In June of 1964 hundreds of college students, eager to join the civil rights movement, traveled to Mississippi, starting what would become known as Freedom Summer. That same month, two groups of young men—made up of musicians, college students and record collectors—also traveled to Mississippi. Though neither group was aware of the other, each had come on the same errand: to find an old blues singer and coax him out of retirement.
Thirty years before, Son House and Skip James had recorded some of the most memorable music of their era, but now they seemed lost to time. Finding them would not be easy. There were few clues to their whereabouts. It was not even known for certain if they were still alive. And Mississippi, that summer, was a tense and violent place. With hundreds on their way to teach in freedom schools and work on voter registration, the Ku Klux Klan and police force of many towns vowed that Freedom Summer would not succeed. Churches were bombed, shotguns blasted into cars and homes. It was easy to mistake the young men looking for Son House and Skip James as activists. Finally, on June 21, 1964, these two campaigns collided in memorable and tragic fashion.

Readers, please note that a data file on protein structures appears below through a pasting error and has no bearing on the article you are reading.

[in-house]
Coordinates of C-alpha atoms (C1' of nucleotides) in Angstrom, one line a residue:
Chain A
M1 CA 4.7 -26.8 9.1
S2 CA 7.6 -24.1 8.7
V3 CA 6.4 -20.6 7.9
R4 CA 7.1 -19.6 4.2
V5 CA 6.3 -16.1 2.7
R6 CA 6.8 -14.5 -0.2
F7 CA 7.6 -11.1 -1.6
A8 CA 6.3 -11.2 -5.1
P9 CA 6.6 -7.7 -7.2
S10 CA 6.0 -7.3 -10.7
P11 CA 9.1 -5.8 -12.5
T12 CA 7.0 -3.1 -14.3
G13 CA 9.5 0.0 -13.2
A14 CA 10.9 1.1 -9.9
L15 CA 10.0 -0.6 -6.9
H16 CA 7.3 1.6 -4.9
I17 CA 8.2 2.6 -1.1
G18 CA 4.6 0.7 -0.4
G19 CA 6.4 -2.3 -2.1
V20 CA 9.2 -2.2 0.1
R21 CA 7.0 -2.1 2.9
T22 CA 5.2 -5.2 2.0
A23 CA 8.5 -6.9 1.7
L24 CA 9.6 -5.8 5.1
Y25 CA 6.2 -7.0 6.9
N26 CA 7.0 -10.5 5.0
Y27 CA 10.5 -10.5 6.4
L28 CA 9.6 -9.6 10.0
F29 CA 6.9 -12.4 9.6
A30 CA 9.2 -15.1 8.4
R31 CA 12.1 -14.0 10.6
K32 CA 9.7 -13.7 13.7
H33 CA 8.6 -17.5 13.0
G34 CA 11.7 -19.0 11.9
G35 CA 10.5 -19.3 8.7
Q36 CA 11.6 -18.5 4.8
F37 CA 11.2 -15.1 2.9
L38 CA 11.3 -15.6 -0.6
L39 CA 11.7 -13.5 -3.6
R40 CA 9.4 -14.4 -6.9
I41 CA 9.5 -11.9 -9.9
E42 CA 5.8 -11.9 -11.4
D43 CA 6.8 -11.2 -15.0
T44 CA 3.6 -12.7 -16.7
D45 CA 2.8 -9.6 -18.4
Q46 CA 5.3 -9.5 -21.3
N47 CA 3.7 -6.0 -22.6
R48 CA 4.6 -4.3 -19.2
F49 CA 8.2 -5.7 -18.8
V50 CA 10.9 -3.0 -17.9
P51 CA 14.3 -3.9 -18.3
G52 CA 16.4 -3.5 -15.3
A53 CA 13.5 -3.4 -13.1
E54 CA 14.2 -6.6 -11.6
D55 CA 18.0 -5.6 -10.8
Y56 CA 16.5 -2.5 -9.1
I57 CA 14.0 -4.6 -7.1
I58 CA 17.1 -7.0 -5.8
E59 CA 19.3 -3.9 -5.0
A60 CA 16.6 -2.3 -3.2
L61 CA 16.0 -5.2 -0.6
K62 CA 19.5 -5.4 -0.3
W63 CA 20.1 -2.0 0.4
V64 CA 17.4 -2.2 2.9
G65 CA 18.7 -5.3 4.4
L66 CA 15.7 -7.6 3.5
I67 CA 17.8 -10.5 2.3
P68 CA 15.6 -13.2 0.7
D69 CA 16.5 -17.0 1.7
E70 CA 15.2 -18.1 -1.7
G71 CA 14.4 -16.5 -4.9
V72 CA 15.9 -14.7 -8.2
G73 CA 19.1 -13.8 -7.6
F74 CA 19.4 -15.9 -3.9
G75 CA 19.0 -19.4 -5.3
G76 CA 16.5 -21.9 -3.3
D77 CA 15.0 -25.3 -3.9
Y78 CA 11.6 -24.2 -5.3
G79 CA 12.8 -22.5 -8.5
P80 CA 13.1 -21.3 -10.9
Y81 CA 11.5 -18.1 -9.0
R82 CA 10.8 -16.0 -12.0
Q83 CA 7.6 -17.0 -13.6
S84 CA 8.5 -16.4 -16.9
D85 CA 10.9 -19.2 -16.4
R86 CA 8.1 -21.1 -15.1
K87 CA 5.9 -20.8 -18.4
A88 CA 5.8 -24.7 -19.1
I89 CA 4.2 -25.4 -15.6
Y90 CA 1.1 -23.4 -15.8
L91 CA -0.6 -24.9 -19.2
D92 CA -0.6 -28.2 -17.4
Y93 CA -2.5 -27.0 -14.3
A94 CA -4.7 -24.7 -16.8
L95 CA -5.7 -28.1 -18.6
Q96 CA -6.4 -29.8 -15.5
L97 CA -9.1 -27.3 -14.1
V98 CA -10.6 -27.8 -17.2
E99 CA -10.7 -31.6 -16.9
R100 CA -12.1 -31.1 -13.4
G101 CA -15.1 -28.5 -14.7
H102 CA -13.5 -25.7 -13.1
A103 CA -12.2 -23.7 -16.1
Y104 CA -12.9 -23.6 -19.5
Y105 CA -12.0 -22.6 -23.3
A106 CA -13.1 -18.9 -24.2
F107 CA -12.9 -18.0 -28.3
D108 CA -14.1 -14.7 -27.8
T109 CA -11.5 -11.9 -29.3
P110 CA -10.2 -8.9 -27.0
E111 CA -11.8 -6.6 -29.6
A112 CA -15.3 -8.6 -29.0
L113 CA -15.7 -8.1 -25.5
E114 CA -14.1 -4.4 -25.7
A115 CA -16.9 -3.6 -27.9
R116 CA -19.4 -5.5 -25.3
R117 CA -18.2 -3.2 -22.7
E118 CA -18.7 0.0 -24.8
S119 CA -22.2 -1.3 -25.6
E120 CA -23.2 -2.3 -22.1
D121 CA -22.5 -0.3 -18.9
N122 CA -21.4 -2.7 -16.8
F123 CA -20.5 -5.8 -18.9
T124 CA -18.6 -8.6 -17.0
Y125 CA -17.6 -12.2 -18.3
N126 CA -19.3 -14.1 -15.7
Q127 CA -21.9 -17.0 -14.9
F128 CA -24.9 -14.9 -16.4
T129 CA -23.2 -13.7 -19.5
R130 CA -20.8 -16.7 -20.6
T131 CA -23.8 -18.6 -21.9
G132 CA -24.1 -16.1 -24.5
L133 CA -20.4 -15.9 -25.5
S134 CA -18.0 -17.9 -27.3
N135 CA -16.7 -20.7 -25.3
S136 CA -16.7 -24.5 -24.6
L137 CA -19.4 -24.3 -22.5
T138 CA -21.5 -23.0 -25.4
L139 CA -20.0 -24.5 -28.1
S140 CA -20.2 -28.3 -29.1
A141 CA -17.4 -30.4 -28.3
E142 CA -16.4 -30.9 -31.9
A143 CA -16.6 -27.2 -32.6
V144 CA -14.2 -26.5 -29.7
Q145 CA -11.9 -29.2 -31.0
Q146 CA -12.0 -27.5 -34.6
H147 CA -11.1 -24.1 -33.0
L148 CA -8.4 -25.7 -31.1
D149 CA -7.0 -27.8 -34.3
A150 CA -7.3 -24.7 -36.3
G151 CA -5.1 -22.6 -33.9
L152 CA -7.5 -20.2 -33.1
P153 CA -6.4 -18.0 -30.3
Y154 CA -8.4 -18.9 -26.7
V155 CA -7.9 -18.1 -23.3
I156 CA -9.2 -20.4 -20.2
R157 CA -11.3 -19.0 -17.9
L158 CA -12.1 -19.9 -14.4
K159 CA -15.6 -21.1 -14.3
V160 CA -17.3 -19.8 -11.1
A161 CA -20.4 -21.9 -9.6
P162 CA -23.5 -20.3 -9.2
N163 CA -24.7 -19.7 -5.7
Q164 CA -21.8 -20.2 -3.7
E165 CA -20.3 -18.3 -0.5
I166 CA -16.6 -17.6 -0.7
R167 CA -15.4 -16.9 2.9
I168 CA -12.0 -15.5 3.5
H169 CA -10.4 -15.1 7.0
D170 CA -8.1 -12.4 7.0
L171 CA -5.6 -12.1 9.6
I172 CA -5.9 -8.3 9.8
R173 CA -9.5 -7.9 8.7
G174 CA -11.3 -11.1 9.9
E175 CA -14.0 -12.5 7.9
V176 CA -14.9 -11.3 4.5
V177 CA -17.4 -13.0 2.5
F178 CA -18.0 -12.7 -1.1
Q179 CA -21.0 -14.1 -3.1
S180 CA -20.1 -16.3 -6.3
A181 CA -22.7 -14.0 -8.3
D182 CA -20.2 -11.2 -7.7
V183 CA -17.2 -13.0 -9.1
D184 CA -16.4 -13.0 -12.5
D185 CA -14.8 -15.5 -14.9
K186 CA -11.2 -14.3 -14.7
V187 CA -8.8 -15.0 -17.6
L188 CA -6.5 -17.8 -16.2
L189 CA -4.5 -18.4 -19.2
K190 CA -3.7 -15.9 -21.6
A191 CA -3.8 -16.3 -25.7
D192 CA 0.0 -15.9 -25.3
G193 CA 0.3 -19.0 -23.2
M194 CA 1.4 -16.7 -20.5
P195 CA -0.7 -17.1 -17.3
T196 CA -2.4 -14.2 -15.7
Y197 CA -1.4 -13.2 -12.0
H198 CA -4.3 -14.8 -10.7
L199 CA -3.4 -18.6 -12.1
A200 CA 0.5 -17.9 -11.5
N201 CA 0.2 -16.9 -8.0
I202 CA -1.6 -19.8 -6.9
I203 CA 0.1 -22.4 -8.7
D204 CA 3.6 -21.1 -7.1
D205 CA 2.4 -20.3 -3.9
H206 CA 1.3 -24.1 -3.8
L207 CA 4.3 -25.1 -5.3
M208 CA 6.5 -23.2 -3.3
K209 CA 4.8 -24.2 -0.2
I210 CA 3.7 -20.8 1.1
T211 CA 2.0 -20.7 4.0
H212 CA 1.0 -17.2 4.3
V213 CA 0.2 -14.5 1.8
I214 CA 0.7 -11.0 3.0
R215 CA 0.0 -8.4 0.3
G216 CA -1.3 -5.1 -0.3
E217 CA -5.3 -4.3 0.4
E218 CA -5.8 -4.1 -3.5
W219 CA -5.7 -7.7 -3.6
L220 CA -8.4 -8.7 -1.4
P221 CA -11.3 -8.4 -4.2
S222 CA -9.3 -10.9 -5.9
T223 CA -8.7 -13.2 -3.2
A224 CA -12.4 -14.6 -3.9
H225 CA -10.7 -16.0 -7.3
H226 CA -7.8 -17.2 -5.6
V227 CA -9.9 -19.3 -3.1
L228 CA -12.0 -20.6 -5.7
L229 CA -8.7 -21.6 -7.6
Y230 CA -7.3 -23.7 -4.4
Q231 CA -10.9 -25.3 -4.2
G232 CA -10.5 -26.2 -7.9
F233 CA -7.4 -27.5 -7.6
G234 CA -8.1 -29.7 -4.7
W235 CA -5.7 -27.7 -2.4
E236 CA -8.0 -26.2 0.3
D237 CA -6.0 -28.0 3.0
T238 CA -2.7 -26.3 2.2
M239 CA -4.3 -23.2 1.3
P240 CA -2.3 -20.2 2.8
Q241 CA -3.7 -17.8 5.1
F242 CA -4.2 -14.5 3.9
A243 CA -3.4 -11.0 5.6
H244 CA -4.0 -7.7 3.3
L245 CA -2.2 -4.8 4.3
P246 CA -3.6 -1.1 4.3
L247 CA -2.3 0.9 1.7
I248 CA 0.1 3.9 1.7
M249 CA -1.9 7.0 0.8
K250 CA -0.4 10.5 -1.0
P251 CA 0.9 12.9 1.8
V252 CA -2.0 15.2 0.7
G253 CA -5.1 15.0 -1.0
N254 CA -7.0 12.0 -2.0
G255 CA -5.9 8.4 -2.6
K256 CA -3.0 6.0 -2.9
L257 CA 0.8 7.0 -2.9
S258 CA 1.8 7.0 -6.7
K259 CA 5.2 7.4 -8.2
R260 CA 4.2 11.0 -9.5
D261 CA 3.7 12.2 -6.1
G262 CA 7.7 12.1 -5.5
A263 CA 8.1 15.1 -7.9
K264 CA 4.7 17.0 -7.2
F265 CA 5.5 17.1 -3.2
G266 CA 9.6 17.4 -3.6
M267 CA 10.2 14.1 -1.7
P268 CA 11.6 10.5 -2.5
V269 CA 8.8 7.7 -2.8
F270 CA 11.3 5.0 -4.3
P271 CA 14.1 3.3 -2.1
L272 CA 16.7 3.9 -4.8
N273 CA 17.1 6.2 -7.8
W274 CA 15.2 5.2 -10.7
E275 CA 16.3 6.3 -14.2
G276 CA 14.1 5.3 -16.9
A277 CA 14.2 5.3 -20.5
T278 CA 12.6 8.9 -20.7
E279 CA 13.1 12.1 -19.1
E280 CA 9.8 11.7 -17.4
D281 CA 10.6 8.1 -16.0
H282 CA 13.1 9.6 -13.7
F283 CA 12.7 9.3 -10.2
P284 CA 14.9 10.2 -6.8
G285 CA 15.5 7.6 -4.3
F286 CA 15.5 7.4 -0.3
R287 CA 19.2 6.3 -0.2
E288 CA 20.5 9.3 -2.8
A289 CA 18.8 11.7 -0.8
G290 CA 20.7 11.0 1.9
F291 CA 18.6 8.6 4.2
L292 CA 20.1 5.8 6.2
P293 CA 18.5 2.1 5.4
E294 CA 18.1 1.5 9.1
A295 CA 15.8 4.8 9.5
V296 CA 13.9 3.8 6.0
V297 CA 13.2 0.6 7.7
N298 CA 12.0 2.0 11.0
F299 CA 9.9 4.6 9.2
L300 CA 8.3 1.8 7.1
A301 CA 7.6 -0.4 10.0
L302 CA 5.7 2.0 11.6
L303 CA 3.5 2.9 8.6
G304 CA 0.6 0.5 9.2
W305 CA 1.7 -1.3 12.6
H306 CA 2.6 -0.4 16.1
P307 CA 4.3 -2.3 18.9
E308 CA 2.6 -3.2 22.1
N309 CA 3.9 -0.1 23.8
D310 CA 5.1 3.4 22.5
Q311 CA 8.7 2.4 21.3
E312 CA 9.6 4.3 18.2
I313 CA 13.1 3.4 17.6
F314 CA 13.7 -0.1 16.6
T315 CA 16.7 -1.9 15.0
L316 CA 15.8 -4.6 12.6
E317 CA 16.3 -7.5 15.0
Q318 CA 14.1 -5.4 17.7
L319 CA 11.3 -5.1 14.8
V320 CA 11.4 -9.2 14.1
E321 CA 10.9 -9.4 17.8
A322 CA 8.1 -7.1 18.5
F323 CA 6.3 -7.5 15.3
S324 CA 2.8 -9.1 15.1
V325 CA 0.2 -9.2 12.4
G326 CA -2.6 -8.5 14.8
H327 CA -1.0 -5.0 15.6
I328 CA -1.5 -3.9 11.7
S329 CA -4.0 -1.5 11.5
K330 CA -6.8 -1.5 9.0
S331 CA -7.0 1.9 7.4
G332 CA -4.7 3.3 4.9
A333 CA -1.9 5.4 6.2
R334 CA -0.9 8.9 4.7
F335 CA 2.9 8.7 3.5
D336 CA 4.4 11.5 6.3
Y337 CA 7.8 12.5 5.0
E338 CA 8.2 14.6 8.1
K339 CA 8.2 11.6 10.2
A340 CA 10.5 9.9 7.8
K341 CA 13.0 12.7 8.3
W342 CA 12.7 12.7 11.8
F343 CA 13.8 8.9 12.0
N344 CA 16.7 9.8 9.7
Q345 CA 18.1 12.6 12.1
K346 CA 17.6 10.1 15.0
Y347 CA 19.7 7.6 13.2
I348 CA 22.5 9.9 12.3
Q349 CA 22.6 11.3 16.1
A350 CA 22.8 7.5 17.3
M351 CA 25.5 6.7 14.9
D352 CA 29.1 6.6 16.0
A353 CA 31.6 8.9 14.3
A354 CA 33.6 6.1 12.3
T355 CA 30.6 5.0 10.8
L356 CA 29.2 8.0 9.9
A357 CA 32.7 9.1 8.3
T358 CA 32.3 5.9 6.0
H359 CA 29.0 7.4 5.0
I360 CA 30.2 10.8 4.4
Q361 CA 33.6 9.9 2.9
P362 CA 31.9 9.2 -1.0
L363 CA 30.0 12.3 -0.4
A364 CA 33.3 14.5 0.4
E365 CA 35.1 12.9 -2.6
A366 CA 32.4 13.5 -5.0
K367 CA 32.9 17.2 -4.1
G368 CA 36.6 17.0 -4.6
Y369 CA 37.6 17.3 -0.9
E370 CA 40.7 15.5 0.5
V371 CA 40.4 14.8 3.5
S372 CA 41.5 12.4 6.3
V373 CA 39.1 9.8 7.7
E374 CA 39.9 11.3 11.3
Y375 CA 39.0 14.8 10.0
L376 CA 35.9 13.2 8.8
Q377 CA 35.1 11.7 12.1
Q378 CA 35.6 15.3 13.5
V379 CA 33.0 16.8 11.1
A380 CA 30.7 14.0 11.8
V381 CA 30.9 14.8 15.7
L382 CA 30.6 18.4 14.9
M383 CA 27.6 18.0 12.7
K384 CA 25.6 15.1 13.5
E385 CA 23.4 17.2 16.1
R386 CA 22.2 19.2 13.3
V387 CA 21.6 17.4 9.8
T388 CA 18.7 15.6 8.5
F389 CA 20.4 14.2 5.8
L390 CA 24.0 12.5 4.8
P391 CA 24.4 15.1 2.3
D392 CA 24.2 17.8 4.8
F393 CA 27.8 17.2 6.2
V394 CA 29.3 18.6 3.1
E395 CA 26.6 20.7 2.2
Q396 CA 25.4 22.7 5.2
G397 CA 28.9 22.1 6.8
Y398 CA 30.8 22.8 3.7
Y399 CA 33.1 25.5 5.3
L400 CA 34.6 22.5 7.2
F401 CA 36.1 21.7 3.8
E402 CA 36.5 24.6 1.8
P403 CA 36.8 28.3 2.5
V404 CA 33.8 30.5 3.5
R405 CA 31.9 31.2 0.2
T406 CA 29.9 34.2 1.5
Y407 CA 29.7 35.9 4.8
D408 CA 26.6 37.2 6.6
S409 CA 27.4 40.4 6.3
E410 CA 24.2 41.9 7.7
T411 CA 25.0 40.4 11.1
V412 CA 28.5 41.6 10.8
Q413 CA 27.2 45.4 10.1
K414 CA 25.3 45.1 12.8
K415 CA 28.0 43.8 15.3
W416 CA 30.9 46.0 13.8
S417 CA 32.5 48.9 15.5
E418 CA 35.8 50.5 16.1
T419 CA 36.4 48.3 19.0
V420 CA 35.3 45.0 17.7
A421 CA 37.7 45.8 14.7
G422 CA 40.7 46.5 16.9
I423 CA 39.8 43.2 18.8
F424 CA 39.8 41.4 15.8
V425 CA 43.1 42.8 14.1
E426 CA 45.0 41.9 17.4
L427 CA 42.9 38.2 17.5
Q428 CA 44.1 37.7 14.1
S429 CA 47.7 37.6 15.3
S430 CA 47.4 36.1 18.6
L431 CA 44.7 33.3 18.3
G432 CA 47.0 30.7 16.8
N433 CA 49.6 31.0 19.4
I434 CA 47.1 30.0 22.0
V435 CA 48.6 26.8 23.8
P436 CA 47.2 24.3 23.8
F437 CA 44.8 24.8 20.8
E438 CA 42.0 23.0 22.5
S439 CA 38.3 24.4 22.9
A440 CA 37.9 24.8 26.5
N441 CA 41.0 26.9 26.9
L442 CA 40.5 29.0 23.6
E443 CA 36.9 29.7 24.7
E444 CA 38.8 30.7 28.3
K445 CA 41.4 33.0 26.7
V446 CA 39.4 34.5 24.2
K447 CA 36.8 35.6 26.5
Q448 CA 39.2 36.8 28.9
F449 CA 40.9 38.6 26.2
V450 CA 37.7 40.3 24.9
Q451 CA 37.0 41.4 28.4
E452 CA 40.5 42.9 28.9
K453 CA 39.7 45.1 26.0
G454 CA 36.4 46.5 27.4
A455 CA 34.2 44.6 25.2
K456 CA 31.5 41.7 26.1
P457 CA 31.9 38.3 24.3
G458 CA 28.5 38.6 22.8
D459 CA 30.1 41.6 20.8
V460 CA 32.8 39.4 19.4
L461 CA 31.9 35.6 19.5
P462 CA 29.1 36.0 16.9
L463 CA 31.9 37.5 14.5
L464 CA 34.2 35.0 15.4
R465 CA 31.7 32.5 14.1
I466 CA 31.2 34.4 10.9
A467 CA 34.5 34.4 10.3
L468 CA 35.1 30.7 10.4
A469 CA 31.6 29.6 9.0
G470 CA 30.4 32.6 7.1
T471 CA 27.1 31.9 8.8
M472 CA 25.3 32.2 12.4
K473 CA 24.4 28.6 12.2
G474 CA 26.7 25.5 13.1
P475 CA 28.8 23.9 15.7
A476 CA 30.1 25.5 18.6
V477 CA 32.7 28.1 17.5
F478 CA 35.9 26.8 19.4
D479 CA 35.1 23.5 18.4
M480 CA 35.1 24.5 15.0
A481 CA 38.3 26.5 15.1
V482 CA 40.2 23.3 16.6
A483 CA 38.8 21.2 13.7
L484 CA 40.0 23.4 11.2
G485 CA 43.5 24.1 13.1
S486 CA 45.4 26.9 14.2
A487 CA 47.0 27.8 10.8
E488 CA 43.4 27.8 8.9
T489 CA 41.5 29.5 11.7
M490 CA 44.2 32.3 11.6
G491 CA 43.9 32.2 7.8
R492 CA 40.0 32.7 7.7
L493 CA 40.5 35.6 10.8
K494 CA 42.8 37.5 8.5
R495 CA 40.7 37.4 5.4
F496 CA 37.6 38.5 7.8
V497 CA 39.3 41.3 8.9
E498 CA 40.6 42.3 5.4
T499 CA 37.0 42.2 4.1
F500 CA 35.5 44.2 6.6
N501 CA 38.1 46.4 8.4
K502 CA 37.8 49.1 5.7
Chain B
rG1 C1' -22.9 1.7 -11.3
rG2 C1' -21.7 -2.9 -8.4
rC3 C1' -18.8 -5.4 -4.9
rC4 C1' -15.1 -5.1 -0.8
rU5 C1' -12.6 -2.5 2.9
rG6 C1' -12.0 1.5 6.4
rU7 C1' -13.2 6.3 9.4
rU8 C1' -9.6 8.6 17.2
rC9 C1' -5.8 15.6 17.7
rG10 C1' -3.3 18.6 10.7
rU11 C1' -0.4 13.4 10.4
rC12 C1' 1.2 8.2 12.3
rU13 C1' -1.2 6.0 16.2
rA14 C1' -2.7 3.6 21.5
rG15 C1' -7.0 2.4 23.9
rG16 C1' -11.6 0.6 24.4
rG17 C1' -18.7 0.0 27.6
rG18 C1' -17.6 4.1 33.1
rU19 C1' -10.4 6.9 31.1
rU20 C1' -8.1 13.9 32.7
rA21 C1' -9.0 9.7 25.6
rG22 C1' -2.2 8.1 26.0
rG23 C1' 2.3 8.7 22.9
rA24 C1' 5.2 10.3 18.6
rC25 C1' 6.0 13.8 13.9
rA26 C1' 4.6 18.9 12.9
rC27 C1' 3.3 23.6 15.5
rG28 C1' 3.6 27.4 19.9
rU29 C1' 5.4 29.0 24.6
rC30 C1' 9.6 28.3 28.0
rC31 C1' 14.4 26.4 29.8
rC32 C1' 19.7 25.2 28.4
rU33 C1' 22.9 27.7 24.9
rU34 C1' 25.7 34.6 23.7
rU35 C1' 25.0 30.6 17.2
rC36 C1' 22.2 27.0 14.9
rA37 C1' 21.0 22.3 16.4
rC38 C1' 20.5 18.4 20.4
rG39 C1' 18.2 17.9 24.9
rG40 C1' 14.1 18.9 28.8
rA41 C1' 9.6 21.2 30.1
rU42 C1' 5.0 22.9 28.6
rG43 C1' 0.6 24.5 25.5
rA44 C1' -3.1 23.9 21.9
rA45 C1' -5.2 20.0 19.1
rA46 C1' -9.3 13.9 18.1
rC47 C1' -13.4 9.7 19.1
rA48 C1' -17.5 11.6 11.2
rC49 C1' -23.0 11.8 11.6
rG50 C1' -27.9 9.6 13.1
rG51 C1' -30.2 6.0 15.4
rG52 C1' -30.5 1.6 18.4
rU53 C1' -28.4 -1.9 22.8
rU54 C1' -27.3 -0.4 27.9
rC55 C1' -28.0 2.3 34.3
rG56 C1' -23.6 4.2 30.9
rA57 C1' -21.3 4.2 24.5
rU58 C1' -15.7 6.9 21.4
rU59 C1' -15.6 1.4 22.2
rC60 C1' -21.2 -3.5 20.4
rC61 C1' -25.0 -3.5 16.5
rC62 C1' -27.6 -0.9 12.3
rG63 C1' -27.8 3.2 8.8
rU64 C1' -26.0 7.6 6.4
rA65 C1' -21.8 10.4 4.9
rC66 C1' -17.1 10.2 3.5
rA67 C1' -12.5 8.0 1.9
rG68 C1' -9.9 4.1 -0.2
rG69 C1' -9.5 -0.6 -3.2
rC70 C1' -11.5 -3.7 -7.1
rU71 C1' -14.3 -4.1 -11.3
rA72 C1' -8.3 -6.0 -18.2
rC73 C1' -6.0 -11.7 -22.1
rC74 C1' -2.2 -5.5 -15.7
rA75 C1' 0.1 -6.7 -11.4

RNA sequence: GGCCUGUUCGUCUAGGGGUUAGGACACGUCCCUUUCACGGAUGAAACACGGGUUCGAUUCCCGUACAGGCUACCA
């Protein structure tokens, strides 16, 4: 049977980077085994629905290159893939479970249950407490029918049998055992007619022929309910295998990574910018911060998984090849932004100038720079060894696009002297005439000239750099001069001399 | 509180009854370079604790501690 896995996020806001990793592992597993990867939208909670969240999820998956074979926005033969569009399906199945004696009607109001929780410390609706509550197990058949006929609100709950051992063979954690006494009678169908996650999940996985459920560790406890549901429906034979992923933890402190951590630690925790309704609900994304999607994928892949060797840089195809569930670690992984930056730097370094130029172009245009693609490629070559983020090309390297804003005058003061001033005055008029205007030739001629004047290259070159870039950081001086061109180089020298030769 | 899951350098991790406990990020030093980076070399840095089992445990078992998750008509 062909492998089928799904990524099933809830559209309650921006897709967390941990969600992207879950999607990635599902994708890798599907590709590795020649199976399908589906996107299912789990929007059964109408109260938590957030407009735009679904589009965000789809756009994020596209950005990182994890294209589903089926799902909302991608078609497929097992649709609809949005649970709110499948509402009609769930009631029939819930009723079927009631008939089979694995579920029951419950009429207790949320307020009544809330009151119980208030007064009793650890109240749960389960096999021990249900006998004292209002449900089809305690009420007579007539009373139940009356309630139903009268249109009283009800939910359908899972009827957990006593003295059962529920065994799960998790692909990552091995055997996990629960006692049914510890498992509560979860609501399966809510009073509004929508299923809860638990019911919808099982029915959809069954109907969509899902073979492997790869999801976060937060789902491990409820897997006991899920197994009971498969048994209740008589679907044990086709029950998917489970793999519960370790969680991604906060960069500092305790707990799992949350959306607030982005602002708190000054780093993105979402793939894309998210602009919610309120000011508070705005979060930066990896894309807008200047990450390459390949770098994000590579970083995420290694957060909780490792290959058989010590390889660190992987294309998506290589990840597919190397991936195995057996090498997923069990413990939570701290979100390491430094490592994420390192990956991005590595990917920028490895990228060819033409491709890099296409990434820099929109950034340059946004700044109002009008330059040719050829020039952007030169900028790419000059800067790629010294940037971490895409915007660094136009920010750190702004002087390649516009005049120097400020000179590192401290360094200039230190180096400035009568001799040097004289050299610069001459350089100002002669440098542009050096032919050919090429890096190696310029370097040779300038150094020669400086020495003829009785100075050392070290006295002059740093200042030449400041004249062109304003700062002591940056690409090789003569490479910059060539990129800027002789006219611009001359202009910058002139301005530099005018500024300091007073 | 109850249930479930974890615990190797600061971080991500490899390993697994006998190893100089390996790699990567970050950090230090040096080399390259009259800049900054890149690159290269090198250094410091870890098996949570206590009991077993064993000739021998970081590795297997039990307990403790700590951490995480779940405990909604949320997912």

Directed by Emmy and Academy Award nominated director and producer Sam Pollard, narrated by Common, and featuring the music of Gary Clark Jr. and many others.